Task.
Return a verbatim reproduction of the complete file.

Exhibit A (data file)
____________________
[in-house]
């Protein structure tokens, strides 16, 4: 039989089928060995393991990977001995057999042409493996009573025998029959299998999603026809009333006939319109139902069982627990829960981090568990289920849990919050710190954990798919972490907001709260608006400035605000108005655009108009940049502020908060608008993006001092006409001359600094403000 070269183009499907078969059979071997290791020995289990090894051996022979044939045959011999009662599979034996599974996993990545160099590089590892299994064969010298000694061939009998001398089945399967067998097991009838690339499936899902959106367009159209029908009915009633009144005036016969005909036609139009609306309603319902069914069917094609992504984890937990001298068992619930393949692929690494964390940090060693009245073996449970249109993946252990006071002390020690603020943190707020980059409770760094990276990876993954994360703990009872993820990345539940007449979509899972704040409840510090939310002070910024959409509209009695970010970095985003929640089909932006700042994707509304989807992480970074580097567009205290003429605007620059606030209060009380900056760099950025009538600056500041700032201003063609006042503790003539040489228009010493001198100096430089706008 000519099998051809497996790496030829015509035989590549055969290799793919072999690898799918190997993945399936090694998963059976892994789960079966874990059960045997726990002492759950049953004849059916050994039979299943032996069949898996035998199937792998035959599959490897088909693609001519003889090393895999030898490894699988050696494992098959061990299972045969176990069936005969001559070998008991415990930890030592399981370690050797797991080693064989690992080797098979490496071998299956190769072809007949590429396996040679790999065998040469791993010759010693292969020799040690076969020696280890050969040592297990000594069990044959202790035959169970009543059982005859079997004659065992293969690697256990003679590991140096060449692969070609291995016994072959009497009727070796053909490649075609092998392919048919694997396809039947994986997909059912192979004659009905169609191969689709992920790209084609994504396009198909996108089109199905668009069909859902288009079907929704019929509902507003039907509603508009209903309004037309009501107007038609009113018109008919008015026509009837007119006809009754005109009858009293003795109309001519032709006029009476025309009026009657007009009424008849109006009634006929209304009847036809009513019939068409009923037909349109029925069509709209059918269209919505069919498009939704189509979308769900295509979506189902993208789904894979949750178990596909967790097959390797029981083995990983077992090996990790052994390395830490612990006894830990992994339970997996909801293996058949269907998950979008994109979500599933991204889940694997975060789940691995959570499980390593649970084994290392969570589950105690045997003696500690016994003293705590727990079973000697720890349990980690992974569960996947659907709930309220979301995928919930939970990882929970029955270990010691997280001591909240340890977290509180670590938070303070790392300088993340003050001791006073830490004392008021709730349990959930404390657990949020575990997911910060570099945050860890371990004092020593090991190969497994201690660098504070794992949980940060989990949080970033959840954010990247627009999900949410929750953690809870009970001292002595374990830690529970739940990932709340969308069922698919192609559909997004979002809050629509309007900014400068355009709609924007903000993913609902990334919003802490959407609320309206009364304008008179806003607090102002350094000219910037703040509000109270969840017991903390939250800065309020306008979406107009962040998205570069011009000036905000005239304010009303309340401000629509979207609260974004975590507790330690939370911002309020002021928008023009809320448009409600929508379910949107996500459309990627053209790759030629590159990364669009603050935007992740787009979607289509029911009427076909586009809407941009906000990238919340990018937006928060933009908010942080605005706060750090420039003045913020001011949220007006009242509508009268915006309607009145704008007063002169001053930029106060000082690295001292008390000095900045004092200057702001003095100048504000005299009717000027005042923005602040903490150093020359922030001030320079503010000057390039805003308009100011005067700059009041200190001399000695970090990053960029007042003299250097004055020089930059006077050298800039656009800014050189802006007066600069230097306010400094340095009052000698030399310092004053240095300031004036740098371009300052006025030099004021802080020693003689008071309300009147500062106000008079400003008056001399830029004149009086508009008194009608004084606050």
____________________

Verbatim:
[in-house]
């Protein structure tokens, strides 16, 4: 039989089928060995393991990977001995057999042409493996009573025998029959299998999603026809009333006939319109139902069982627990829960981090568990289920849990919050710190954990798919972490907001709260608006400035605000108005655009108009940049502020908060608008993006001092006409001359600094403000 070269183009499907078969059979071997290791020995289990090894051996022979044939045959011999009662599979034996599974996993990545160099590089590892299994064969010298000694061939009998001398089945399967067998097991009838690339499936899902959106367009159209029908009915009633009144005036016969005909036609139009609306309603319902069914069917094609992504984890937990001298068992619930393949692929690494964390940090060693009245073996449970249109993946252990006071002390020690603020943190707020980059409770760094990276990876993954994360703990009872993820990345539940007449979509899972704040409840510090939310002070910024959409509209009695970010970095985003929640089909932006700042994707509304989807992480970074580097567009205290003429605007620059606030209060009380900056760099950025009538600056500041700032201003063609006042503790003539040489228009010493001198100096430089706008 000519099998051809497996790496030829015509035989590549055969290799793919072999690898799918190997993945399936090694998963059976892994789960079966874990059960045997726990002492759950049953004849059916050994039979299943032996069949898996035998199937792998035959599959490897088909693609001519003889090393895999030898490894699988050696494992098959061990299972045969176990069936005969001559070998008991415990930890030592399981370690050797797991080693064989690992080797098979490496071998299956190769072809007949590429396996040679790999065998040469791993010759010693292969020799040690076969020696280890050969040592297990000594069990044959202790035959169970009543059982005859079997004659065992293969690697256990003679590991140096060449692969070609291995016994072959009497009727070796053909490649075609092998392919048919694997396809039947994986997909059912192979004659009905169609191969689709992920790209084609994504396009198909996108089109199905668009069909859902288009079907929704019929509902507003039907509603508009209903309004037309009501107007038609009113018109008919008015026509009837007119006809009754005109009858009293003795109309001519032709006029009476025309009026009657007009009424008849109006009634006929209304009847036809009513019939068409009923037909349109029925069509709209059918269209919505069919498009939704189509979308769900295509979506189902993208789904894979949750178990596909967790097959390797029981083995990983077992090996990790052994390395830490612990006894830990992994339970997996909801293996058949269907998950979008994109979500599933991204889940694997975060789940691995959570499980390593649970084994290392969570589950105690045997003696500690016994003293705590727990079973000697720890349990980690992974569960996947659907709930309220979301995928919930939970990882929970029955270990010691997280001591909240340890977290509180670590938070303070790392300088993340003050001791006073830490004392008021709730349990959930404390657990949020575990997911910060570099945050860890371990004092020593090991190969497994201690660098504070794992949980940060989990949080970033959840954010990247627009999900949410929750953690809870009970001292002595374990830690529970739940990932709340969308069922698919192609559909997004979002809050629509309007900014400068355009709609924007903000993913609902990334919003802490959407609320309206009364304008008179806003607090102002350094000219910037703040509000109270969840017991903390939250800065309020306008979406107009962040998205570069011009000036905000005239304010009303309340401000629509979207609260974004975590507790330690939370911002309020002021928008023009809320448009409600929508379910949107996500459309990627053209790759030629590159990364669009603050935007992740787009979607289509029911009427076909586009809407941009906000990238919340990018937006928060933009908010942080605005706060750090420039003045913020001011949220007006009242509508009268915006309607009145704008007063002169001053930029106060000082690295001292008390000095900045004092200057702001003095100048504000005299009717000027005042923005602040903490150093020359922030001030320079503010000057390039805003308009100011005067700059009041200190001399000695970090990053960029007042003299250097004055020089930059006077050298800039656009800014050189802006007066600069230097306010400094340095009052000698030399310092004053240095300031004036740098371009300052006025030099004021802080020693003689008071309300009147500062106000008079400003008056001399830029004149009086508009008194009608004084606050």